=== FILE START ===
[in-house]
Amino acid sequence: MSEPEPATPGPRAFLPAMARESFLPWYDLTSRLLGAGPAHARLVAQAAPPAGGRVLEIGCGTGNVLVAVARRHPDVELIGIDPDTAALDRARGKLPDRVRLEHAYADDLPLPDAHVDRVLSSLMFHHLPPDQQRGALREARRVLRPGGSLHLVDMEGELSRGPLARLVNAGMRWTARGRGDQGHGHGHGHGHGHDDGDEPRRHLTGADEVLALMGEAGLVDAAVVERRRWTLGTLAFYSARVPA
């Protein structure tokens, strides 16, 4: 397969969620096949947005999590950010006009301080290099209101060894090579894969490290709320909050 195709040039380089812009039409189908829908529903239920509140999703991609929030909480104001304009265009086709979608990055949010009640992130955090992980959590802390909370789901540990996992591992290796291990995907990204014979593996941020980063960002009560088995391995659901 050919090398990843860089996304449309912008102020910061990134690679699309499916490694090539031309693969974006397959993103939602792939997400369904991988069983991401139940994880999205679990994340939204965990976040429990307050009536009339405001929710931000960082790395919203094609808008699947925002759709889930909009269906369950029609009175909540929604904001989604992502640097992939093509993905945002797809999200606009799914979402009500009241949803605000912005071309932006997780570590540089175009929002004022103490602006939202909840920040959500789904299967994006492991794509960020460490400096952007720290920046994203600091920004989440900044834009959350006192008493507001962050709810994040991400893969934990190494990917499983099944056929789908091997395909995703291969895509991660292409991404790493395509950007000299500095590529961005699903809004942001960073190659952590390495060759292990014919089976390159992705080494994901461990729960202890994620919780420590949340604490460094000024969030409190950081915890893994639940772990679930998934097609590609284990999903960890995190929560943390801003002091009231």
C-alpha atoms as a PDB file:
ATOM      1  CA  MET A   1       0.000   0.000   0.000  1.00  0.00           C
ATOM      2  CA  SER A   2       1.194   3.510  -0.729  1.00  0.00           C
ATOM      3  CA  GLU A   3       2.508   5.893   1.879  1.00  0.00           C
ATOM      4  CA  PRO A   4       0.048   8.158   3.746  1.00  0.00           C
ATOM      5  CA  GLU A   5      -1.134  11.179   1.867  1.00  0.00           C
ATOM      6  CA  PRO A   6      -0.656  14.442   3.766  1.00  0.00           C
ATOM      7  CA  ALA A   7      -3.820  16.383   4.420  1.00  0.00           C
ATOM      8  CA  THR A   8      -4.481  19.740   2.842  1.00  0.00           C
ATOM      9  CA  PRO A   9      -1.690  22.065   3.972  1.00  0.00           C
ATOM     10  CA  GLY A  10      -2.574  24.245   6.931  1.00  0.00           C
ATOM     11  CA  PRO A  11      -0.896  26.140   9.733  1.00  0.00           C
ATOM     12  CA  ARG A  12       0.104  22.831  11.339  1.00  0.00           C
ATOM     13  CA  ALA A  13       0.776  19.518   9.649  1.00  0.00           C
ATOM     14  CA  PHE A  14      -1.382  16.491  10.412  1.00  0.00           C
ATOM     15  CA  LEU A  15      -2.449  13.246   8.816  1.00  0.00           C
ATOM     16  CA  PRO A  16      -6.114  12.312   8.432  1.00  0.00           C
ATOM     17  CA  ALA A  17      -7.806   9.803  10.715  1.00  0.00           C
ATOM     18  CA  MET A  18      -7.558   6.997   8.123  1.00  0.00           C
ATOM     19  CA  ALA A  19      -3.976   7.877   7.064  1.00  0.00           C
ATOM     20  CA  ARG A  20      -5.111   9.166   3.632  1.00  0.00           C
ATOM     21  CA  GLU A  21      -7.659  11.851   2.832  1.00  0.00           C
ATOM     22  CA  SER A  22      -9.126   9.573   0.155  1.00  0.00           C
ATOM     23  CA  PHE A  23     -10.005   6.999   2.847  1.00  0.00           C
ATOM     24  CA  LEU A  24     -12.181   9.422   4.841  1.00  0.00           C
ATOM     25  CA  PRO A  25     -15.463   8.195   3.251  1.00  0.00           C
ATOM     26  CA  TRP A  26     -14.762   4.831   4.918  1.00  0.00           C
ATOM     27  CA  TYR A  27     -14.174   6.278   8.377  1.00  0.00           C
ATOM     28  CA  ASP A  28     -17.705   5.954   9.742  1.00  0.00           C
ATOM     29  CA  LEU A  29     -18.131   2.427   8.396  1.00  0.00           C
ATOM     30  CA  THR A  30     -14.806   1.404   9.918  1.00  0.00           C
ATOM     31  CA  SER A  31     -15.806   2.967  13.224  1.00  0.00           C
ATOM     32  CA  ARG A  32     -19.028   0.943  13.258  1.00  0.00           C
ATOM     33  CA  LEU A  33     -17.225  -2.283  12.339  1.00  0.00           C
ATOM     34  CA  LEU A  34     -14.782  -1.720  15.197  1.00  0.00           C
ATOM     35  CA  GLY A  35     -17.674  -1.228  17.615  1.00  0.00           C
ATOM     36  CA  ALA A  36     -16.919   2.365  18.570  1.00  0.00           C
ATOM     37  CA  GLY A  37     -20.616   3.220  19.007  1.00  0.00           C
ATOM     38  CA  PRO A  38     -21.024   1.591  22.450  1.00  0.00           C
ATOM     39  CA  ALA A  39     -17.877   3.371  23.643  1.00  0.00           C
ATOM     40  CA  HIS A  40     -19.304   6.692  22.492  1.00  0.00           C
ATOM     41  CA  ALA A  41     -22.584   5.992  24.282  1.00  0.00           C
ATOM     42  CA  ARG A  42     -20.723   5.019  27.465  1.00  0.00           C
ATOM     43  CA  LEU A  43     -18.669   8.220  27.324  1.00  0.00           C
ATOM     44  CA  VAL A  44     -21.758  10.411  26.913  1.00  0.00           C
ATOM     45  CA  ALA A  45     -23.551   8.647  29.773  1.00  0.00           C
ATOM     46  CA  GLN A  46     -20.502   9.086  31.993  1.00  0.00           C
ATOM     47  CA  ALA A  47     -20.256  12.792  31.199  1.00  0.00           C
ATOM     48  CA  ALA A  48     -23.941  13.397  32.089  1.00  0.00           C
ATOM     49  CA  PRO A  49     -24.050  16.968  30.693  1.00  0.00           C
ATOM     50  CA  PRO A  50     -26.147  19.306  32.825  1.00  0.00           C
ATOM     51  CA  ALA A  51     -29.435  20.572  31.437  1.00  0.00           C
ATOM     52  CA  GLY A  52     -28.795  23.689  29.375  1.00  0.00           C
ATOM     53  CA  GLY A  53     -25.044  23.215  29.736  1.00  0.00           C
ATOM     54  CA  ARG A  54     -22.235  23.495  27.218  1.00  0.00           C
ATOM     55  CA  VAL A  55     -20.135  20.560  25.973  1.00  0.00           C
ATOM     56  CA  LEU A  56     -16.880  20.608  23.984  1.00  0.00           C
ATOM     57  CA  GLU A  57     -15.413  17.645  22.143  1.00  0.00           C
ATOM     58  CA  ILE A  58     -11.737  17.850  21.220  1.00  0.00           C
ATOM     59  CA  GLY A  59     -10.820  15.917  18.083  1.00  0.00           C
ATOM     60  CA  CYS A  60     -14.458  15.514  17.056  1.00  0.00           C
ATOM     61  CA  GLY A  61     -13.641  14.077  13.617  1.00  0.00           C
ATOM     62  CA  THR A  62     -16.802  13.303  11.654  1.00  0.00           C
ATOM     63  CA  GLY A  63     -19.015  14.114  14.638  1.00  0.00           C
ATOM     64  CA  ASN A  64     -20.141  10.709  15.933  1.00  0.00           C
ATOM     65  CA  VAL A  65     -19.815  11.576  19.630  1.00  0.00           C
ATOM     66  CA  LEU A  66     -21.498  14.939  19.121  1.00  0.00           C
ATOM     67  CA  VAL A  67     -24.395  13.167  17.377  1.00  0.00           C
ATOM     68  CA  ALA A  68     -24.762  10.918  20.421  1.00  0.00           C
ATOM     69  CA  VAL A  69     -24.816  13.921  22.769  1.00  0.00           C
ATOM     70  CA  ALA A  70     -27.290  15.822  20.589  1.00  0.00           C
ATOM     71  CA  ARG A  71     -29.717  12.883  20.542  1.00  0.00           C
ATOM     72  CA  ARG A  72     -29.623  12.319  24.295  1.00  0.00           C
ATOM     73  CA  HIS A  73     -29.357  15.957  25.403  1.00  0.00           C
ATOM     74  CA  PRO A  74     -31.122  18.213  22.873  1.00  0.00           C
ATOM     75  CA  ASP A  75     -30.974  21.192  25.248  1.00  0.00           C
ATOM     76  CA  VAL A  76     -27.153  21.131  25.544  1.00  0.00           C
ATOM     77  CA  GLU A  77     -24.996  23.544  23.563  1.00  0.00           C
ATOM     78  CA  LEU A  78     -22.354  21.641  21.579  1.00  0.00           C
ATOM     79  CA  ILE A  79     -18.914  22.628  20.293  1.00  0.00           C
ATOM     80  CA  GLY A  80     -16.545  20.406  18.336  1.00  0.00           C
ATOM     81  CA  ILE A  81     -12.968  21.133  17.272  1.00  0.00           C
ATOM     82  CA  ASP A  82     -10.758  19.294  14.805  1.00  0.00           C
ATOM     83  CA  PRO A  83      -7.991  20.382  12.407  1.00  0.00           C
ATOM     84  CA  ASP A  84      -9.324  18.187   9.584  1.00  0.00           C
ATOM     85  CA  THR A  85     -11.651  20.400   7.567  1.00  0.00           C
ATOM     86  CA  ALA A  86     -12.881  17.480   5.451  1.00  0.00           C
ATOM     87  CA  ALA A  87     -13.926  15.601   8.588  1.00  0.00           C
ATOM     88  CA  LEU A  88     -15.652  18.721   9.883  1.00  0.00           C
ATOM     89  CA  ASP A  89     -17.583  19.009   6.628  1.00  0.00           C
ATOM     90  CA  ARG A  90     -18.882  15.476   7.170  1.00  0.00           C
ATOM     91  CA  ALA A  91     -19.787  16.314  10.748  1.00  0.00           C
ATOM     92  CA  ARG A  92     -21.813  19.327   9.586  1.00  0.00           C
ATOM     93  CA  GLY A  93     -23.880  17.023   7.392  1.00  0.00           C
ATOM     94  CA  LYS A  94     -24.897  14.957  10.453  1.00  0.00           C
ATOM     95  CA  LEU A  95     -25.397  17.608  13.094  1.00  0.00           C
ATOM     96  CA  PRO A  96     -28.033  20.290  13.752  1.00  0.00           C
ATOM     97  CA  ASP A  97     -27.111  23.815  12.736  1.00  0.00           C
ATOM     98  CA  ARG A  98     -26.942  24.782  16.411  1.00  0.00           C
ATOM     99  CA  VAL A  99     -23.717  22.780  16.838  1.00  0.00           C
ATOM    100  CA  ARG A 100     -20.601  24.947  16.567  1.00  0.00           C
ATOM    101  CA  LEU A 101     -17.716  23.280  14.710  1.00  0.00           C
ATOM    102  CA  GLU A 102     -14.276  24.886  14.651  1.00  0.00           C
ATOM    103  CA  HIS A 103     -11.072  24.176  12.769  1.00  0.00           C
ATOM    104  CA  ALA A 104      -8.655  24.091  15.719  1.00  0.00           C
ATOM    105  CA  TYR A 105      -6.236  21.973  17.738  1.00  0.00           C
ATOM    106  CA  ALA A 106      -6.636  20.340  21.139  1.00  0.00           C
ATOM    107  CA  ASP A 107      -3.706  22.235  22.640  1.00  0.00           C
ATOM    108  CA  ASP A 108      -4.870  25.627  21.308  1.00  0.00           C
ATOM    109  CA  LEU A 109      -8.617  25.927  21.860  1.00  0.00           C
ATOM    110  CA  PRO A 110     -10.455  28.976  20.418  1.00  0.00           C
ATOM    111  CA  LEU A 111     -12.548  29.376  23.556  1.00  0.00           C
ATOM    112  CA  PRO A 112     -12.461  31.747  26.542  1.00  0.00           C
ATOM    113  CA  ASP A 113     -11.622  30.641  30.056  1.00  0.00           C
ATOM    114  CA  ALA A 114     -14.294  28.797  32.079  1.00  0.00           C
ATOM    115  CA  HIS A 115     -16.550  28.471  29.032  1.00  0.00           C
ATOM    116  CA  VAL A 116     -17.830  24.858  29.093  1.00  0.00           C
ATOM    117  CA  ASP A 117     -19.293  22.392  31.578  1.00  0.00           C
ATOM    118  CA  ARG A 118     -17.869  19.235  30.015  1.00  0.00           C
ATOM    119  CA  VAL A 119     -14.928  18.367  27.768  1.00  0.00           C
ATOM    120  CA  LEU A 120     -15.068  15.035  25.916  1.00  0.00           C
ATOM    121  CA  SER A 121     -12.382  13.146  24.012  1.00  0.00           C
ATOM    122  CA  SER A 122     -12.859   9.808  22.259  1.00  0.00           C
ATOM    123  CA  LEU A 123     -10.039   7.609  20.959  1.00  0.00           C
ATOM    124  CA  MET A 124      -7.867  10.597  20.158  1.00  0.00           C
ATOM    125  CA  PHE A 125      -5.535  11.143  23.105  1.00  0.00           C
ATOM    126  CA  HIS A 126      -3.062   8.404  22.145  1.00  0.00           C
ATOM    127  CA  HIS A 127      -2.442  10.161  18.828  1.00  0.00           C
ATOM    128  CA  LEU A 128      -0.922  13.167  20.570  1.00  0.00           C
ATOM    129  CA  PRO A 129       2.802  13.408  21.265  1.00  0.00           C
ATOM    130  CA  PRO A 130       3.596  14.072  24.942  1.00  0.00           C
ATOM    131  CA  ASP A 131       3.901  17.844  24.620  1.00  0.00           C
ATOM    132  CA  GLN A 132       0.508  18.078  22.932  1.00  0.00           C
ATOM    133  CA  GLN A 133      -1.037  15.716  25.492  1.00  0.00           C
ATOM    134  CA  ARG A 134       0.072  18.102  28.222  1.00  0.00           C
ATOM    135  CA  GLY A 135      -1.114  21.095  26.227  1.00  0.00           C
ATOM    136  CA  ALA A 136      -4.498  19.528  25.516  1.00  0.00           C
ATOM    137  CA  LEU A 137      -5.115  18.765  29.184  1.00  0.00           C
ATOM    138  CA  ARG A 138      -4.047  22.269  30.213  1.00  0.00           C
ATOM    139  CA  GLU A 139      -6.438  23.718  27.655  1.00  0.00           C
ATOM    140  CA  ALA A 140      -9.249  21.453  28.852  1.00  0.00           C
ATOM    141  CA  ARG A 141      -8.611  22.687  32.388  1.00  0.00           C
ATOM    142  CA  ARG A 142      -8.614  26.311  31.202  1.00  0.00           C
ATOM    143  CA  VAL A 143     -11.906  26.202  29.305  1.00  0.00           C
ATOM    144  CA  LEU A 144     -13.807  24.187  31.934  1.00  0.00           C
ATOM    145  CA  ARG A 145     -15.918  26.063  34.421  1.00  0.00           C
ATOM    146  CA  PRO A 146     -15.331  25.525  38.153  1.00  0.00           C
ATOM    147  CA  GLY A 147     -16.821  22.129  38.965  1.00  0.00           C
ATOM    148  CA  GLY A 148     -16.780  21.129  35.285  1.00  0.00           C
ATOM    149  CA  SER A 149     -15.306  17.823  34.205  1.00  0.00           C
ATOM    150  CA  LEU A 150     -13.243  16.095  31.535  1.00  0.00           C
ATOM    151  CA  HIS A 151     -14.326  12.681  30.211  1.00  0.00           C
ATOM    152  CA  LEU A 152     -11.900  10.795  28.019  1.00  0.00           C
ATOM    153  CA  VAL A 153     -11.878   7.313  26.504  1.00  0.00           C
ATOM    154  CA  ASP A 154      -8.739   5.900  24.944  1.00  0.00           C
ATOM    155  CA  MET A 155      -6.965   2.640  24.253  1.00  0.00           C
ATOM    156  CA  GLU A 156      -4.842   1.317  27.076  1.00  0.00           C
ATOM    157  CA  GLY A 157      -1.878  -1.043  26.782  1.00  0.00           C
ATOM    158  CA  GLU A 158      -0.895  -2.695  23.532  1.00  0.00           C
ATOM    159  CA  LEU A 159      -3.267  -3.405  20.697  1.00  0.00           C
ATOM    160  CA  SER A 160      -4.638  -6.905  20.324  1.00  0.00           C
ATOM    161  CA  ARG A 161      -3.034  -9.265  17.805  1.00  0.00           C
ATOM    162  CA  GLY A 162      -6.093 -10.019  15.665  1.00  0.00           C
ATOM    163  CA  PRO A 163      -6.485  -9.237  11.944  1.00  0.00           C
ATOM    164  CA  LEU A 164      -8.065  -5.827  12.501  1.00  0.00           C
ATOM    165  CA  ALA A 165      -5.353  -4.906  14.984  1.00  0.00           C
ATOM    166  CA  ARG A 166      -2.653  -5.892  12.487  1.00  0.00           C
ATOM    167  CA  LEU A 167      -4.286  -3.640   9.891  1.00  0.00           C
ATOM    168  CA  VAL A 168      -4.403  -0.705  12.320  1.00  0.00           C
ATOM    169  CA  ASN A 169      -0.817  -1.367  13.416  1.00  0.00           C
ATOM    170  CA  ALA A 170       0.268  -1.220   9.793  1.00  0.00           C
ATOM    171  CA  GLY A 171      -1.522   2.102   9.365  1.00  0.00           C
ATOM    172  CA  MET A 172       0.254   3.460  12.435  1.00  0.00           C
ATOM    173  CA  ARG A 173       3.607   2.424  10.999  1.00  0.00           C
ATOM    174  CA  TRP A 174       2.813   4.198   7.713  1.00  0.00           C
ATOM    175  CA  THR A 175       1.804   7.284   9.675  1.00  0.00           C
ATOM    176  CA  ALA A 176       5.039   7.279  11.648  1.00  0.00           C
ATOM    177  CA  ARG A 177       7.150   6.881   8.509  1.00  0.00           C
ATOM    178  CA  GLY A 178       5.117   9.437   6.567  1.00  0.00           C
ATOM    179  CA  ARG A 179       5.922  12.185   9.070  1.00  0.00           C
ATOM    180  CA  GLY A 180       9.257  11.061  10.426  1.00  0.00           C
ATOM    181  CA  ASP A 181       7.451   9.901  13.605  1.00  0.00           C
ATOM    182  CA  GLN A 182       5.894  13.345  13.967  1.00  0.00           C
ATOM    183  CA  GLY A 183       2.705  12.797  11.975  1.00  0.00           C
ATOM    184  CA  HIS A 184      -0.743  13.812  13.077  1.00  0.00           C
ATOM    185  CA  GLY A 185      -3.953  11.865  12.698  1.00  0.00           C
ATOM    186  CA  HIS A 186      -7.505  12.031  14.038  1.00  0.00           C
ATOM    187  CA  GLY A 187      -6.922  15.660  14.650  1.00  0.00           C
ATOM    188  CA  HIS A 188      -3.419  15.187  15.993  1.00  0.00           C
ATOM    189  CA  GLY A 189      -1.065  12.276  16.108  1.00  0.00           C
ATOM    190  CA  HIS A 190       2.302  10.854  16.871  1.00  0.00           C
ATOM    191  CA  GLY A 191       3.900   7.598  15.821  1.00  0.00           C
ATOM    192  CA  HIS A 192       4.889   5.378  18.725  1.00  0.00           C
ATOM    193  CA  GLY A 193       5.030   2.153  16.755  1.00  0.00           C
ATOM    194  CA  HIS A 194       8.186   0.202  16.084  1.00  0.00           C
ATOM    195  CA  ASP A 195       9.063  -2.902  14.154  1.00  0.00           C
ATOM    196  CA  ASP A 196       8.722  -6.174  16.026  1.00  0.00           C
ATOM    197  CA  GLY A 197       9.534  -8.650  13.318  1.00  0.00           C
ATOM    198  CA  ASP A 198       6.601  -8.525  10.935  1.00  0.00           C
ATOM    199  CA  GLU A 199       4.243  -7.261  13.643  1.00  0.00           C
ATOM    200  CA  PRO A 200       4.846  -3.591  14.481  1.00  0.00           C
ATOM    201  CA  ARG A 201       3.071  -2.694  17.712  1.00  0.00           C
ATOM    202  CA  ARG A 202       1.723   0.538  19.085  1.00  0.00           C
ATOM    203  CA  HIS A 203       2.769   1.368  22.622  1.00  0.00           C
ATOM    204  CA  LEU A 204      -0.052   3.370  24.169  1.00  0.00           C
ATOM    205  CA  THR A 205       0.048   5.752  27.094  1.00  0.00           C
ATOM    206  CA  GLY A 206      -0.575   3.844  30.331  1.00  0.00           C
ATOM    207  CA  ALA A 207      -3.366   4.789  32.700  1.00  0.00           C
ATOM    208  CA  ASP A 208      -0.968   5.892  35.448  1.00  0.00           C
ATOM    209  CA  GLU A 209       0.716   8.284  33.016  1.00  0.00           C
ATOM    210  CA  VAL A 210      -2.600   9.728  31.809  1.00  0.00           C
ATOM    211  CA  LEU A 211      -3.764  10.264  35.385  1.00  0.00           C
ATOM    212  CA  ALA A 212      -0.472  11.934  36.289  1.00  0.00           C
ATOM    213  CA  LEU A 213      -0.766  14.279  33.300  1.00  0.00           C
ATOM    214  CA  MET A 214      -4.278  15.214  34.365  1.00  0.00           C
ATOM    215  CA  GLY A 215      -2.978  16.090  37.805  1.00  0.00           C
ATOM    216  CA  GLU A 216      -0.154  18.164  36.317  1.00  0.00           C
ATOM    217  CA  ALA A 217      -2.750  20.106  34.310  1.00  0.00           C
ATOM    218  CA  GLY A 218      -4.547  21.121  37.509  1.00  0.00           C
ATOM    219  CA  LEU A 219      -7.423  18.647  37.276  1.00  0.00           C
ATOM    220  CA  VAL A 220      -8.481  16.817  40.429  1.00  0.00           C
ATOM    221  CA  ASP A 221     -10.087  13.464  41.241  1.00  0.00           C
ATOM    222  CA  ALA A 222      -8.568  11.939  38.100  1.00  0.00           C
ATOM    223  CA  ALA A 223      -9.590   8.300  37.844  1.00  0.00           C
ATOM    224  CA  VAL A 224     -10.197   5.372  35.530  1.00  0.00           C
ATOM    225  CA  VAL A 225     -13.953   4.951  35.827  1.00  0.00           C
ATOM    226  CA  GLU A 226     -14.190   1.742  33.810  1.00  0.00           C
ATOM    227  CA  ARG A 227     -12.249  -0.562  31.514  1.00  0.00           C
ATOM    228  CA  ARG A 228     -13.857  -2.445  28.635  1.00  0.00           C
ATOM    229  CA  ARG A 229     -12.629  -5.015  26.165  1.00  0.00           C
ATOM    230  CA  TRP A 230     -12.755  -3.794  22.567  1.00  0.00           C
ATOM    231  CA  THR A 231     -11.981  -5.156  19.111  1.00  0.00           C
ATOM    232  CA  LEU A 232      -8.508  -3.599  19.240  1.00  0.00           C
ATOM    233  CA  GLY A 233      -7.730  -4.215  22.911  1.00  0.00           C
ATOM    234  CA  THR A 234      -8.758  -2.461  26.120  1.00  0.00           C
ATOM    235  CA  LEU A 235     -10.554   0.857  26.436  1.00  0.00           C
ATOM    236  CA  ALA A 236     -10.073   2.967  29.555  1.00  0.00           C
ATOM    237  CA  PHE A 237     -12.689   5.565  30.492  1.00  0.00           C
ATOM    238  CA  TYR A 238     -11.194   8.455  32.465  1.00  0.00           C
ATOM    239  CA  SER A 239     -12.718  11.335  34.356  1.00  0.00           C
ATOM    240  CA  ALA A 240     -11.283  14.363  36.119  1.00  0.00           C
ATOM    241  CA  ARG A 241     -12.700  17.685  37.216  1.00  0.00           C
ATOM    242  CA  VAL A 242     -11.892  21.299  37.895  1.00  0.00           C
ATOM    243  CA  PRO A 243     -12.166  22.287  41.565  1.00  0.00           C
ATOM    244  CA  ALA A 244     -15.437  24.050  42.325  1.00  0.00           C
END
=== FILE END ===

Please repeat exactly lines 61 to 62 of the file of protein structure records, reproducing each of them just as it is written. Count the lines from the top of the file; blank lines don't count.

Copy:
ATOM     57  CA  GLU A  57     -15.413  17.645  22.143  1.00  0.00           C
ATOM     58  CA  ILE A  58     -11.737  17.850  21.220  1.00  0.00           C